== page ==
Determine the bank’s share of financed emissions

S&P Capital IQ Premium Financials for public and private companies provides standardized data for over 5,000 financial, supplemental, and industry-specific data items for over 150,000 companies globally, including over 95,000 active and inactive companies across multiple industries. 

Debt data within the package provides a deep look at a company’s capital structure to assess its liabilities. This covers over 82,000 public and private companies worldwide

Estimate carbon emissions for SMEs that don’t report

S&P Global Trucost Environmentally-Extended Input-Output (EEIO) Model brings together a vast database of industry-specific environmental impact data with quantitative macroeconomic data on the flow of goods and services between different sectors of the economy. The EEIO model lets users estimate environmental impacts for a company’s own operations and across their entire global supply chain, given the availability of   company revenue details by industry sector.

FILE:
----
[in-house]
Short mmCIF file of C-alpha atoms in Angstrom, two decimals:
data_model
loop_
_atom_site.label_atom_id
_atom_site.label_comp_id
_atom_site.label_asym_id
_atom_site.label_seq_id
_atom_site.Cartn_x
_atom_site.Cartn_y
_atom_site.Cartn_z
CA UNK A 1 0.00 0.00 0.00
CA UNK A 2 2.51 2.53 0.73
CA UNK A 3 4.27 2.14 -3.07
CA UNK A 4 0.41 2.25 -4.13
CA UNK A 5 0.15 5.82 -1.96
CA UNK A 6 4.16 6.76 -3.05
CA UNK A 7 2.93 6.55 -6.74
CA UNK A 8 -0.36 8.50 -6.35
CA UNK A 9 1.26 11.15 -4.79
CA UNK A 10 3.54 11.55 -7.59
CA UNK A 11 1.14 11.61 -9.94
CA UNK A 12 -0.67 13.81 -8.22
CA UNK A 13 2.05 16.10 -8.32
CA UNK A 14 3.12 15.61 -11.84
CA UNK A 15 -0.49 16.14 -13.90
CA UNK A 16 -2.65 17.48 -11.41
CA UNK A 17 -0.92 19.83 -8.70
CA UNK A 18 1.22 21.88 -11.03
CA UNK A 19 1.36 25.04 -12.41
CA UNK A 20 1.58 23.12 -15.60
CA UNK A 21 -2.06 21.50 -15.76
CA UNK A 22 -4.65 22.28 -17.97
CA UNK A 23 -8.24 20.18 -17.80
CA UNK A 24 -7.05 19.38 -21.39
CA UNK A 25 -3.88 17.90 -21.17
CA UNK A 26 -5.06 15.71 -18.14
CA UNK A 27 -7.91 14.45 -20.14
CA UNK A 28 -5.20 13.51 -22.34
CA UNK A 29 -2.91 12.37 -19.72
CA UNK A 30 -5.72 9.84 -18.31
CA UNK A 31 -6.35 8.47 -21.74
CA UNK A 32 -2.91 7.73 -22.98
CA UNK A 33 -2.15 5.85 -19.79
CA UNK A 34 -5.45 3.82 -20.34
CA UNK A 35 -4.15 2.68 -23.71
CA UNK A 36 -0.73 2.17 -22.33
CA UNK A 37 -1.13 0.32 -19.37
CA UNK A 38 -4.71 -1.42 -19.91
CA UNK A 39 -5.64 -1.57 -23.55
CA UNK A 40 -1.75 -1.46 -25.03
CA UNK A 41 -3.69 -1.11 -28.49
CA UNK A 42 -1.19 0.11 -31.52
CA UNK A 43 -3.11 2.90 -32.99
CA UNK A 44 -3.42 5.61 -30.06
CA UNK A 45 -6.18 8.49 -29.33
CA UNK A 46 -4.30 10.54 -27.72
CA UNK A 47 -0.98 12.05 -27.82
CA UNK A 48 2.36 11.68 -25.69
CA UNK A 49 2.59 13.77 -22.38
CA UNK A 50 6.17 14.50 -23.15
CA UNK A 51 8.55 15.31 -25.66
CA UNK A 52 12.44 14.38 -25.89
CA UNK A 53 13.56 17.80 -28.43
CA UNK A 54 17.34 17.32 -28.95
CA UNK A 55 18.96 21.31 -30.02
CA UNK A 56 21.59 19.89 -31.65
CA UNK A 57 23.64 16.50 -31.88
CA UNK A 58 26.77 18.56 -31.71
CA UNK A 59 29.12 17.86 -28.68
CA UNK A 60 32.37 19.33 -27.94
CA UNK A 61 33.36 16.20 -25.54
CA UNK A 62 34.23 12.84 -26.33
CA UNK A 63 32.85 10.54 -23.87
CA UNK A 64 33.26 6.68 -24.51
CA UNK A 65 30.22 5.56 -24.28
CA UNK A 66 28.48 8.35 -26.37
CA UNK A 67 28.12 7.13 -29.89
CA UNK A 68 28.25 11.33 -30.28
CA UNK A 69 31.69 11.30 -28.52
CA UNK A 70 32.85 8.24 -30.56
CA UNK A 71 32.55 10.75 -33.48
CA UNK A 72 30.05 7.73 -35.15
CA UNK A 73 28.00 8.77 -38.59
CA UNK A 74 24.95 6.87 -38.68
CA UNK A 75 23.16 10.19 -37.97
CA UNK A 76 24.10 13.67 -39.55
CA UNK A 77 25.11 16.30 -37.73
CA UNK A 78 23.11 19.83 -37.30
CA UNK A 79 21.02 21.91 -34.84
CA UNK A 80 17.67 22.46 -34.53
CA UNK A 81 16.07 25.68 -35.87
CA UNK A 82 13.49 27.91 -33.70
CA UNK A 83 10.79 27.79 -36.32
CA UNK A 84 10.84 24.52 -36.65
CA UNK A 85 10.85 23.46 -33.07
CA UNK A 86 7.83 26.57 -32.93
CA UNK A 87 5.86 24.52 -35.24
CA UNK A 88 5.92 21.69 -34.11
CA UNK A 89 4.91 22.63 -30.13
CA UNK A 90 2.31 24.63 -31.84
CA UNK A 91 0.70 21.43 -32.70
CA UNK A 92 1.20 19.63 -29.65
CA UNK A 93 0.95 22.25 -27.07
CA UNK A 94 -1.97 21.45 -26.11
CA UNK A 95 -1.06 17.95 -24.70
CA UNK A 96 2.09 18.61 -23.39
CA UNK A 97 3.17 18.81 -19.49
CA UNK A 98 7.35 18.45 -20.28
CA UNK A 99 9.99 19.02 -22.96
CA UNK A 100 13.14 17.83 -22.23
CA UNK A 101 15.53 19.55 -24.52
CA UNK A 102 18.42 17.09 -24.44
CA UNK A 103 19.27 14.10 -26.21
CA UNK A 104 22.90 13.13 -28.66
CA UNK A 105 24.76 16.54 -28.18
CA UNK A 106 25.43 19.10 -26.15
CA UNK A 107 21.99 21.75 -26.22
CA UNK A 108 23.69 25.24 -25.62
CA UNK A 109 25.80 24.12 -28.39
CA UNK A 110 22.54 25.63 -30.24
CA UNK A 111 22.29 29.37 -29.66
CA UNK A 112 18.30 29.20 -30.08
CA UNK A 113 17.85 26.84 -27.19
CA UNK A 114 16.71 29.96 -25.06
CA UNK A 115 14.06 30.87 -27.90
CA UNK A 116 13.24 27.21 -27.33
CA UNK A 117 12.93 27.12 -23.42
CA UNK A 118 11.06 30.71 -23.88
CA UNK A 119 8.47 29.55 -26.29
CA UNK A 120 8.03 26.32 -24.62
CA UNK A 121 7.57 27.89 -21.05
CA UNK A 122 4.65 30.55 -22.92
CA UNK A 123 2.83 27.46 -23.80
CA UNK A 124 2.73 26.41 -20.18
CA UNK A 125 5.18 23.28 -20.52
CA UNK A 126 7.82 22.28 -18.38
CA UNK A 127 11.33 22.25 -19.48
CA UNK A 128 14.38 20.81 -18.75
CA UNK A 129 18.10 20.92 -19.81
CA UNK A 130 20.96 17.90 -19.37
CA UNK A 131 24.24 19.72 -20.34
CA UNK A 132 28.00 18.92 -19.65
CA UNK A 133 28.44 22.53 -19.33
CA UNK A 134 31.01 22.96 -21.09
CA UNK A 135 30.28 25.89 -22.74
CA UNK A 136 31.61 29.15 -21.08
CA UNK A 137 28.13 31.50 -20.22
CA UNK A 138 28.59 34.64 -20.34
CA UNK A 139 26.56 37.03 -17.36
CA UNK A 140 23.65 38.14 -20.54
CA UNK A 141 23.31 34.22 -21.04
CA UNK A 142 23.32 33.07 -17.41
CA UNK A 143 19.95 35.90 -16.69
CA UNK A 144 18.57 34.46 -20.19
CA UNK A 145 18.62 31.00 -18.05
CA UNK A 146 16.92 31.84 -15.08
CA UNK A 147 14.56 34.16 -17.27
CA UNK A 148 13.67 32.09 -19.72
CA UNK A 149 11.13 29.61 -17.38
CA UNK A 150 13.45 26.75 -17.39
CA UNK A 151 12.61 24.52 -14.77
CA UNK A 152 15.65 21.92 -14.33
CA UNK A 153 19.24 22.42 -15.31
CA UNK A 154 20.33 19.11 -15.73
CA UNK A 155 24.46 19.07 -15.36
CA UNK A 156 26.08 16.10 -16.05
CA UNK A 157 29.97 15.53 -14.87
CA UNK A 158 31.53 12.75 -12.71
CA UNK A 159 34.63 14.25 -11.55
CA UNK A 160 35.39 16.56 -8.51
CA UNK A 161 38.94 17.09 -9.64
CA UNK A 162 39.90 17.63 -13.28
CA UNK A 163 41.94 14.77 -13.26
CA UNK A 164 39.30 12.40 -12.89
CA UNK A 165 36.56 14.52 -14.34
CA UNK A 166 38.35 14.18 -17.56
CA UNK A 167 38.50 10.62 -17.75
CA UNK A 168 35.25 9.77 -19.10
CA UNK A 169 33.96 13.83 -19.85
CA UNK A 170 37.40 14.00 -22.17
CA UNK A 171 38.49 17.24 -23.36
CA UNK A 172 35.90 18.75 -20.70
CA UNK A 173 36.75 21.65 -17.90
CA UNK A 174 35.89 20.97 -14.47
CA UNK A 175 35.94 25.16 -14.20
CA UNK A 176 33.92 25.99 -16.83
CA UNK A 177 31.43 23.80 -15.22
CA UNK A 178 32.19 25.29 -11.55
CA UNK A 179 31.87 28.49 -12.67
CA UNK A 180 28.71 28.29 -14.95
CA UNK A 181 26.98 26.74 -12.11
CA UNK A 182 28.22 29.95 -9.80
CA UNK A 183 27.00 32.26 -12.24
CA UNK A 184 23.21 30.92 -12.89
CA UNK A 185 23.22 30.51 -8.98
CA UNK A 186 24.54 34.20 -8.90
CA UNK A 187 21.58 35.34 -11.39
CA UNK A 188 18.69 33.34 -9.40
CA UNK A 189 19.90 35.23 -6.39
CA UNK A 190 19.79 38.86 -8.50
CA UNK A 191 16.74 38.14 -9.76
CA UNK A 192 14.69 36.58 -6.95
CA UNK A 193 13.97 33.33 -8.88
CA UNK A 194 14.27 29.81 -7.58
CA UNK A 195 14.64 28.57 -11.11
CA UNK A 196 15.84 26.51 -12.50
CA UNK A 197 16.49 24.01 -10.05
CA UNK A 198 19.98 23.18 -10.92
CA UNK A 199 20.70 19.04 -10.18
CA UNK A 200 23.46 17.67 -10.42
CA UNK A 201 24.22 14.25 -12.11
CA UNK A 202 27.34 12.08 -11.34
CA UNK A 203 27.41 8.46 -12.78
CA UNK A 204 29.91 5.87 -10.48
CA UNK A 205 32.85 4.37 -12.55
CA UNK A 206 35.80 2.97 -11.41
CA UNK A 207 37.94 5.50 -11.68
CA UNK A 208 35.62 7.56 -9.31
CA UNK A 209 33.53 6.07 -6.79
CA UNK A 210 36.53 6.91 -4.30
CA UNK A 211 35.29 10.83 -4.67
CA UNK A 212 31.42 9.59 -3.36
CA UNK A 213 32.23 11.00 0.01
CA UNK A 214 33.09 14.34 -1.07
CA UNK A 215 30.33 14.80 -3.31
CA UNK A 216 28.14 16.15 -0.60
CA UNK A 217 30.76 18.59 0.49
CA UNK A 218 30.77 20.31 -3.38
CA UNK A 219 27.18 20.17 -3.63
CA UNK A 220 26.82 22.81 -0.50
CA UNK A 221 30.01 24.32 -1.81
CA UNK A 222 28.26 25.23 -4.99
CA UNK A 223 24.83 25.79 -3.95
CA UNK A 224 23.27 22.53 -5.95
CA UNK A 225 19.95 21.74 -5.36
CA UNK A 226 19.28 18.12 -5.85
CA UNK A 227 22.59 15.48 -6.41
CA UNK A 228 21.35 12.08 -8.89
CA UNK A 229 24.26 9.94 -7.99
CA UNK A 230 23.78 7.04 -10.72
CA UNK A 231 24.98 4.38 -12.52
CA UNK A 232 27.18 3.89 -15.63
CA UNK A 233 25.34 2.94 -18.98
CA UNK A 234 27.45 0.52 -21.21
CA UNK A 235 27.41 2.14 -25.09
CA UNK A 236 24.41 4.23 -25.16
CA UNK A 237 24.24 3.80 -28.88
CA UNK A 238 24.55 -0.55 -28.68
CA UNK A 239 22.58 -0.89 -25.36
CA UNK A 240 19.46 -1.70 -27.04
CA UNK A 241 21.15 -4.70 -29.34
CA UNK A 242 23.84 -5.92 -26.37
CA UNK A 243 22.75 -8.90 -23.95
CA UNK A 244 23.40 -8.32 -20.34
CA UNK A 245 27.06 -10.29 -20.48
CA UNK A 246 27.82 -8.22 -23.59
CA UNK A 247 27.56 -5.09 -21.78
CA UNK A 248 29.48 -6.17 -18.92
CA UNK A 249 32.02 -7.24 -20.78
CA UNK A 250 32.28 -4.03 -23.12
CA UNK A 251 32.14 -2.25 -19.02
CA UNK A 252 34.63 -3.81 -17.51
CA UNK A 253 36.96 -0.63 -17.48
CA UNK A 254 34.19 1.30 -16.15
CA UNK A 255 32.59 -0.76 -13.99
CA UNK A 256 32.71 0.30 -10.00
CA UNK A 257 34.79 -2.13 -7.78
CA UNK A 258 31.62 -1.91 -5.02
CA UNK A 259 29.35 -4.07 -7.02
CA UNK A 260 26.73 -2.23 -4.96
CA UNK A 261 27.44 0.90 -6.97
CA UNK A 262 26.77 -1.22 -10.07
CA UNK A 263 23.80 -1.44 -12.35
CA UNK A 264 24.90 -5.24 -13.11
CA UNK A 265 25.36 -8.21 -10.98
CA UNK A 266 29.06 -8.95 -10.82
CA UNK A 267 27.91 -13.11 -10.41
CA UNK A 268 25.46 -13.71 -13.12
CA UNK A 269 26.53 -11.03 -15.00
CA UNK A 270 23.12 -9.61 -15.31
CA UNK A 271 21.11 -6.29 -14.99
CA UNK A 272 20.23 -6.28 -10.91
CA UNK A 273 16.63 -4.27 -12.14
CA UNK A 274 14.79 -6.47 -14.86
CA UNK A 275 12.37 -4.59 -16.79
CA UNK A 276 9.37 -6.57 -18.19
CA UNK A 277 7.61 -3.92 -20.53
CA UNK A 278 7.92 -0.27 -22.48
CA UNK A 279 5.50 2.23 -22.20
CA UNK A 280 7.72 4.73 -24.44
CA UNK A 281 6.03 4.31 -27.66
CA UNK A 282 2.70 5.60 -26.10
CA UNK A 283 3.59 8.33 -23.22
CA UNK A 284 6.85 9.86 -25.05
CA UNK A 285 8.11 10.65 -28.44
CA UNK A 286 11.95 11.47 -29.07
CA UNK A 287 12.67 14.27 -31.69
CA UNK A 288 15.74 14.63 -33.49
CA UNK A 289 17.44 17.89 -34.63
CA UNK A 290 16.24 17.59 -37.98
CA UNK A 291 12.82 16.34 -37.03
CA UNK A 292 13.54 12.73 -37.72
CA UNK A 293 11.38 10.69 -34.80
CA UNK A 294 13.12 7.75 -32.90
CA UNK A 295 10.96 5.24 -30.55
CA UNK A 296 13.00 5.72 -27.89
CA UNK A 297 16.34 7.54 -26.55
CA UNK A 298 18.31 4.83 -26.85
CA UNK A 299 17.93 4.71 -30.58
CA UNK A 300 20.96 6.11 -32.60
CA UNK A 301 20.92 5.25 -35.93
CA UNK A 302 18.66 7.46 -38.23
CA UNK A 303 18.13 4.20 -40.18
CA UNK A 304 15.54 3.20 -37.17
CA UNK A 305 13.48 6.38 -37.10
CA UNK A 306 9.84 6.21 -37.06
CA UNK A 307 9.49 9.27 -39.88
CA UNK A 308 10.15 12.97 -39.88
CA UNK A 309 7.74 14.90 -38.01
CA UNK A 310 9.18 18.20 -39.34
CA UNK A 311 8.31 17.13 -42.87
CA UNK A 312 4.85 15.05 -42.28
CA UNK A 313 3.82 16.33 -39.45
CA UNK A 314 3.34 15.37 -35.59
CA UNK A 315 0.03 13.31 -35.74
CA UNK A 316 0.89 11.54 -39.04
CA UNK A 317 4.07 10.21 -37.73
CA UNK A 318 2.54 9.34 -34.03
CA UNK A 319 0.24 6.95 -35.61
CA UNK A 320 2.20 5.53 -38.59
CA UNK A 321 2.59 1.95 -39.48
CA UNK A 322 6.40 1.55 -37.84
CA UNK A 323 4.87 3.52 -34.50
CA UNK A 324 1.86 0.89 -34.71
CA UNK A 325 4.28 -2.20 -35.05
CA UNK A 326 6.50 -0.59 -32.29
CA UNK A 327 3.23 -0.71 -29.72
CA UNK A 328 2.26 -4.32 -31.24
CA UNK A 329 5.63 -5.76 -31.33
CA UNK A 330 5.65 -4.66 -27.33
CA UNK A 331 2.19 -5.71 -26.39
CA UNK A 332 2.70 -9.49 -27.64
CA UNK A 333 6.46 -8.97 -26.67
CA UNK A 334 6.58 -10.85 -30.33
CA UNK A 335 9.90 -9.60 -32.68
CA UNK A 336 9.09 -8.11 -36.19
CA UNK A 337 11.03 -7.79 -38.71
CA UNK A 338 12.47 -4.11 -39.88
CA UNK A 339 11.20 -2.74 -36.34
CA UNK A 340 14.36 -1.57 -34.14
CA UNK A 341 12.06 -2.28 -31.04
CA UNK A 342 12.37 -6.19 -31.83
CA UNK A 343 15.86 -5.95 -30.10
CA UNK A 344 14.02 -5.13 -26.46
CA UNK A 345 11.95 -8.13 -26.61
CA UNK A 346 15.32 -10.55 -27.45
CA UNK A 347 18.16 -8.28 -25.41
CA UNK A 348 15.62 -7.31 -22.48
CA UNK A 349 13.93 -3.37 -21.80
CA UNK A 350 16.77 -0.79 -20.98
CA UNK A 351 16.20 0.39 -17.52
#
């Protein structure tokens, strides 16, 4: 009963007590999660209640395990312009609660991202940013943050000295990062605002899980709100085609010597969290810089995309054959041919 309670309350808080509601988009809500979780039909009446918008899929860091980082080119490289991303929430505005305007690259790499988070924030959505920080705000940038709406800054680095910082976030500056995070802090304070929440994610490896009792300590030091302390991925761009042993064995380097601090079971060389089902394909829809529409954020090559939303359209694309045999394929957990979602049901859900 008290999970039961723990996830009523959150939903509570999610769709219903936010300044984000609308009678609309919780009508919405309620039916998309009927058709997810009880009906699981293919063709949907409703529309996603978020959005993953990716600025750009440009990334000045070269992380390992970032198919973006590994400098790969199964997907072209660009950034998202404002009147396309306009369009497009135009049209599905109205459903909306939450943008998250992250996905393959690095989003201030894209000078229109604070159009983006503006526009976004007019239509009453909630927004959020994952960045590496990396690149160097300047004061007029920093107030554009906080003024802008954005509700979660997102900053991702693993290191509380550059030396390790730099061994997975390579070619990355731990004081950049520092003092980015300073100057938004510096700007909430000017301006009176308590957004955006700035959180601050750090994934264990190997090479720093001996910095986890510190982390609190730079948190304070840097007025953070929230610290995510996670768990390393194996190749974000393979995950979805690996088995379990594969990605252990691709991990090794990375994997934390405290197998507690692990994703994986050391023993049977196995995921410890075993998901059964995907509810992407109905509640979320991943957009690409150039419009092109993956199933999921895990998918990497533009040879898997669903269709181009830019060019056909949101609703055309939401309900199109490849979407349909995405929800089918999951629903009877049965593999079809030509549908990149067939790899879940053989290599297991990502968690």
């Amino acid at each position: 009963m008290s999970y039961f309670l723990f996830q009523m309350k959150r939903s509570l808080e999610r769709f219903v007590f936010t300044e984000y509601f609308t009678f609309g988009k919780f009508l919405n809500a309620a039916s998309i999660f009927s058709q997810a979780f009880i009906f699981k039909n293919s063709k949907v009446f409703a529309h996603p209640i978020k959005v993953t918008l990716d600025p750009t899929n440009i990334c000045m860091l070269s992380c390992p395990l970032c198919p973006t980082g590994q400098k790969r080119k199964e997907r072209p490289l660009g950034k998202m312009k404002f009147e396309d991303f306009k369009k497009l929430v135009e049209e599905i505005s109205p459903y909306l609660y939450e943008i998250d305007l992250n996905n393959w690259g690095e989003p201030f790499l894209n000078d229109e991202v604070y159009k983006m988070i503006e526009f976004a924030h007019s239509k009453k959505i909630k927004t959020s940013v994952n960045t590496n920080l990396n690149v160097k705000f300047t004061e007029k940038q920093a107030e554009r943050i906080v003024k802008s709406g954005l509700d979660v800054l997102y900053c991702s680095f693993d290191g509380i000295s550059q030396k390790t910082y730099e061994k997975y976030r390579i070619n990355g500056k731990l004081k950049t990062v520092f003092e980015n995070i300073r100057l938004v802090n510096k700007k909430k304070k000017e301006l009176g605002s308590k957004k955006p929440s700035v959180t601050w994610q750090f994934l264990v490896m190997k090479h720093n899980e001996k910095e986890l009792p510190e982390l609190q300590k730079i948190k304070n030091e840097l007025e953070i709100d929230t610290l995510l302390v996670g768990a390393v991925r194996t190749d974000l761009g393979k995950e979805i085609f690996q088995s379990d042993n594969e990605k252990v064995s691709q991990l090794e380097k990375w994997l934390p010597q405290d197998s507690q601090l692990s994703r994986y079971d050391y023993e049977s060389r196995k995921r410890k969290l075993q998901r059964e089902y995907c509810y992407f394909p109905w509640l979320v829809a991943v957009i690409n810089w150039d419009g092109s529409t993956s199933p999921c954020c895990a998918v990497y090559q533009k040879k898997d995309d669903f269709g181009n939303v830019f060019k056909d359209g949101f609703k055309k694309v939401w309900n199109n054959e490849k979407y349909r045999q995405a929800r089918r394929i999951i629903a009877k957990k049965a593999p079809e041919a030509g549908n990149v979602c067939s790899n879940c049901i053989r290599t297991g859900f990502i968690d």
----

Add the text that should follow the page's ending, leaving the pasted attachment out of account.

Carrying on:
Better understand energy assets of loan customers

The Energy Offering delivers a range of capabilities from company financials and commodity pricing to detailed statistics, summaries, and project tracking. Data covers industry subsectors, such as power, natural gas, renewables, and coal. Key types of data available include: News, market details, corporate finance data, supply and demand analytics, power plant data, third-party commodity prices, power forecasts, and more.

Easily integrate internal and external data

Business Entity Cross Reference Services quickly links the standardized and proprietary IDs for over 28 million entities to the primary key, the S&P Capital IQ Company ID.